“But since it was completed to the stage it is now, nothing has happened there again. We have made several appeals to both the state and federal governments, but we have not got their listening ears. We are so passionate about the project because it is a venture that can boost electricity supply in Nigeria and not only in Oyo state.
“Because of the poor state of the road, going to Ikere from Iseyin takes about two hours. The project should be activated so that it can boost the economy of the state. No area should be neglected.
“We are aware of the existence of fishermen at the place and we are equally aware that many of them are foreigners. They did not get any permission from us as the host community and we don’t know how they got there and settled down there.”
ORBDA confirms TheCable’s findings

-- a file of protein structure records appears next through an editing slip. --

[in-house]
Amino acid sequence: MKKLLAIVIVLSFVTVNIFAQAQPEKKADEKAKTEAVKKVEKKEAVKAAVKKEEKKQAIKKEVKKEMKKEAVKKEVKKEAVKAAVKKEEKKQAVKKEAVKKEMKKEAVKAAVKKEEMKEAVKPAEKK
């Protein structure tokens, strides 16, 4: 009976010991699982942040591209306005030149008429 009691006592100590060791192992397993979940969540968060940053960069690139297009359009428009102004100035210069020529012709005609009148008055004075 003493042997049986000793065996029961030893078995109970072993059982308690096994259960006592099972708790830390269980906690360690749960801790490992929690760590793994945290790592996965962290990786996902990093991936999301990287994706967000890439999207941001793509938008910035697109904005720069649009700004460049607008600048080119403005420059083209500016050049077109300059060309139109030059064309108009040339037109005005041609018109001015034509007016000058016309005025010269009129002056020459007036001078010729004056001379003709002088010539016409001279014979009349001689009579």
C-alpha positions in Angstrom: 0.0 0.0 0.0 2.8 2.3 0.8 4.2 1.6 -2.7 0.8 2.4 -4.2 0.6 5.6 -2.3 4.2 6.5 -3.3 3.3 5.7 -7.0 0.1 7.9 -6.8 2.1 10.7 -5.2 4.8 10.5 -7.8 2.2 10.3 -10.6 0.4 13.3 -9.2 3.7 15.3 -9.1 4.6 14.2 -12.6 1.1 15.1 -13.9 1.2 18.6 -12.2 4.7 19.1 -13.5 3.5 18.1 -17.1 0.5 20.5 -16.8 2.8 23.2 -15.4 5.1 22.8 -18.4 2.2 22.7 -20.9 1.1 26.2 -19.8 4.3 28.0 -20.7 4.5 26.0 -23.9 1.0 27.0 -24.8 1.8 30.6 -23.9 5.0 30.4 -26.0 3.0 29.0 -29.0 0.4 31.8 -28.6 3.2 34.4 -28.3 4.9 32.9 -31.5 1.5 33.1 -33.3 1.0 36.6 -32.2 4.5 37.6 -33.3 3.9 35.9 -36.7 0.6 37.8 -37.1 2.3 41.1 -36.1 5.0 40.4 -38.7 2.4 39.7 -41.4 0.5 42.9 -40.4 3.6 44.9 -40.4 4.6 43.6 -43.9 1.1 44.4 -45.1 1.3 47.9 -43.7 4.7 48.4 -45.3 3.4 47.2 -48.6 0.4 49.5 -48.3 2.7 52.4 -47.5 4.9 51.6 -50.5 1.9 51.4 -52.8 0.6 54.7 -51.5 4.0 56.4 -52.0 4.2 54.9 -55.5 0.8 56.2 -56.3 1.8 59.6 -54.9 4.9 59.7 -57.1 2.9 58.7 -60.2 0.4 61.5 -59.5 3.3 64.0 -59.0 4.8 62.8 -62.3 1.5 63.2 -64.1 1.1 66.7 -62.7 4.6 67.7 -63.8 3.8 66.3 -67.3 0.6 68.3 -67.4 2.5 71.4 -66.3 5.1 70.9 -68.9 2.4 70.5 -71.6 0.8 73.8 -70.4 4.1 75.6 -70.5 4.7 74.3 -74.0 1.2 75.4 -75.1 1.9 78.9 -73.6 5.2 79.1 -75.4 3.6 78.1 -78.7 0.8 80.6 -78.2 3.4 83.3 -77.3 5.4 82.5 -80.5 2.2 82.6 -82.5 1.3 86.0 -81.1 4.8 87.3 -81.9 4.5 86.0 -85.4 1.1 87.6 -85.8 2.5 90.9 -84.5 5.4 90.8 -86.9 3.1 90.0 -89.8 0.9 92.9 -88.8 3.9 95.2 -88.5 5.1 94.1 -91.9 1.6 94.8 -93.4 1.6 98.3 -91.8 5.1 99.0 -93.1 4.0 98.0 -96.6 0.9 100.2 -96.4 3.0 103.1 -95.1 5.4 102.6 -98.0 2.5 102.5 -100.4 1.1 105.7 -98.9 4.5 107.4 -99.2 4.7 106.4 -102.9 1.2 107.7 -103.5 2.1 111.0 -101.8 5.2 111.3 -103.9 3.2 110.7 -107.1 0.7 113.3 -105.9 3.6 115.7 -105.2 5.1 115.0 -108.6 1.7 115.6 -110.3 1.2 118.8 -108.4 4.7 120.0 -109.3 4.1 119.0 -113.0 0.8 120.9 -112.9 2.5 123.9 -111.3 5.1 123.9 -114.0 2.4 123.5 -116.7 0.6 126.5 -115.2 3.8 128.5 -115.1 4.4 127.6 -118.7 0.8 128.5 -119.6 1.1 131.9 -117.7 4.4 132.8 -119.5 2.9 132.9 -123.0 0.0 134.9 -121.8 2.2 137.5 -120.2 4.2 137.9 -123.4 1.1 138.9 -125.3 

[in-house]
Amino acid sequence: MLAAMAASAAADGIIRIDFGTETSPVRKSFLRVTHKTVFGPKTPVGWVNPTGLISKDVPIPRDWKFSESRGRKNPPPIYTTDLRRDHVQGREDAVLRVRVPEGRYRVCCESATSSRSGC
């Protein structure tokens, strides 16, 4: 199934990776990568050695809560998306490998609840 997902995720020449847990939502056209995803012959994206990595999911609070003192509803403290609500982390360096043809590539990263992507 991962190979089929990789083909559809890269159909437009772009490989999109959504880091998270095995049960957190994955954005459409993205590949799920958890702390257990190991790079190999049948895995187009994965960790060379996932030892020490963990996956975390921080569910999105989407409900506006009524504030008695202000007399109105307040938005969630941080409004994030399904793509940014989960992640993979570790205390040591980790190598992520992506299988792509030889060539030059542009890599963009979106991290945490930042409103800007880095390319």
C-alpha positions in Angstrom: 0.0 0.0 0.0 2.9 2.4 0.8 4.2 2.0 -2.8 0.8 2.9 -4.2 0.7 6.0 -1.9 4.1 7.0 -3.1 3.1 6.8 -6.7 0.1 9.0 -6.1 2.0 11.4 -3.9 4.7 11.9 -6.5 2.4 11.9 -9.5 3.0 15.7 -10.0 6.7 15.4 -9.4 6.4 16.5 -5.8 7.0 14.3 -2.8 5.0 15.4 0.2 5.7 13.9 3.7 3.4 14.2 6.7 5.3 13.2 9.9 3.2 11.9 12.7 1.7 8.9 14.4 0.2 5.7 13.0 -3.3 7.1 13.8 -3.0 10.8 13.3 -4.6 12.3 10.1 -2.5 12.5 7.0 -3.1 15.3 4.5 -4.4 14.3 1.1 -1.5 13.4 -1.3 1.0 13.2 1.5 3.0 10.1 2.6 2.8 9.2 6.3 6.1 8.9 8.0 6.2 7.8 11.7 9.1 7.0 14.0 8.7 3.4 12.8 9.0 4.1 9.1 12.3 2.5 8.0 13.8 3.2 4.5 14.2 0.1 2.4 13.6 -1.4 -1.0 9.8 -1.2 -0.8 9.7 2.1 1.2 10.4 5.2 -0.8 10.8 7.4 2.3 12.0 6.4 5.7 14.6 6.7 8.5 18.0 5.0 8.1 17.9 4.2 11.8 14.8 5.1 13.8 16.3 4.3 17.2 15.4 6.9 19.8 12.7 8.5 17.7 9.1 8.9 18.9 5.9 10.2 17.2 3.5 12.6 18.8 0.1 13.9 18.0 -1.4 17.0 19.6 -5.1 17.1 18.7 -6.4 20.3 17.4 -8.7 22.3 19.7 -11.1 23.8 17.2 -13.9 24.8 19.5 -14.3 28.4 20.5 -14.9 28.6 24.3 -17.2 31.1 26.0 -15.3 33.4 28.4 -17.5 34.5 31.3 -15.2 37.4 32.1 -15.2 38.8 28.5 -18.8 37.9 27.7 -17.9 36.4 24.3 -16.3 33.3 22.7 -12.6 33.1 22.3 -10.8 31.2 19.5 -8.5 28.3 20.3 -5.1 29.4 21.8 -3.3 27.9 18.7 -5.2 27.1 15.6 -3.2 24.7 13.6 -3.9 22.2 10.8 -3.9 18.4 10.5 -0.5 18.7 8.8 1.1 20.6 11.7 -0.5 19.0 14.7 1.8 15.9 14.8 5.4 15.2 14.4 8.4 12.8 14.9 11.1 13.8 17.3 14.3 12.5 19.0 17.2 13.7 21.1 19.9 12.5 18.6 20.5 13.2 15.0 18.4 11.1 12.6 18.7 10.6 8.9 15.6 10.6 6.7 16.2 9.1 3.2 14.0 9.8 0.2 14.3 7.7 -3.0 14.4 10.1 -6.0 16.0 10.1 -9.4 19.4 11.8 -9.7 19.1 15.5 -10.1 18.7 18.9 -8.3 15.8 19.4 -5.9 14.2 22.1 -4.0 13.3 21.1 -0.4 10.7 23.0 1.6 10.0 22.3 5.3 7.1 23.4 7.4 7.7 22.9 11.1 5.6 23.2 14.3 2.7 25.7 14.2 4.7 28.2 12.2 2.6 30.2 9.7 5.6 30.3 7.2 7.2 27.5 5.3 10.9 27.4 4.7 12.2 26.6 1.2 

When contacted, Yemi Adekunle, project manager of the dam, told TheCable that he could not entertain any question, directing the reporter to the headquarters of ORBDA.
At the ORBDA headquarters in Abeokuta, Ogun state, Olufemi Odumosu, managing director/chief executive officer of the agency, directed Adeniyi Saliu, the public relations officer of the agency, to speak on his behalf.
Saliu acknowledged that fishermen were operating at the dam site but, however, maintained that the money collected from them is legal. When asked if the fishermen had permits to erect structures at the dam, Odumosu said the agency did not authorise anyone to live there.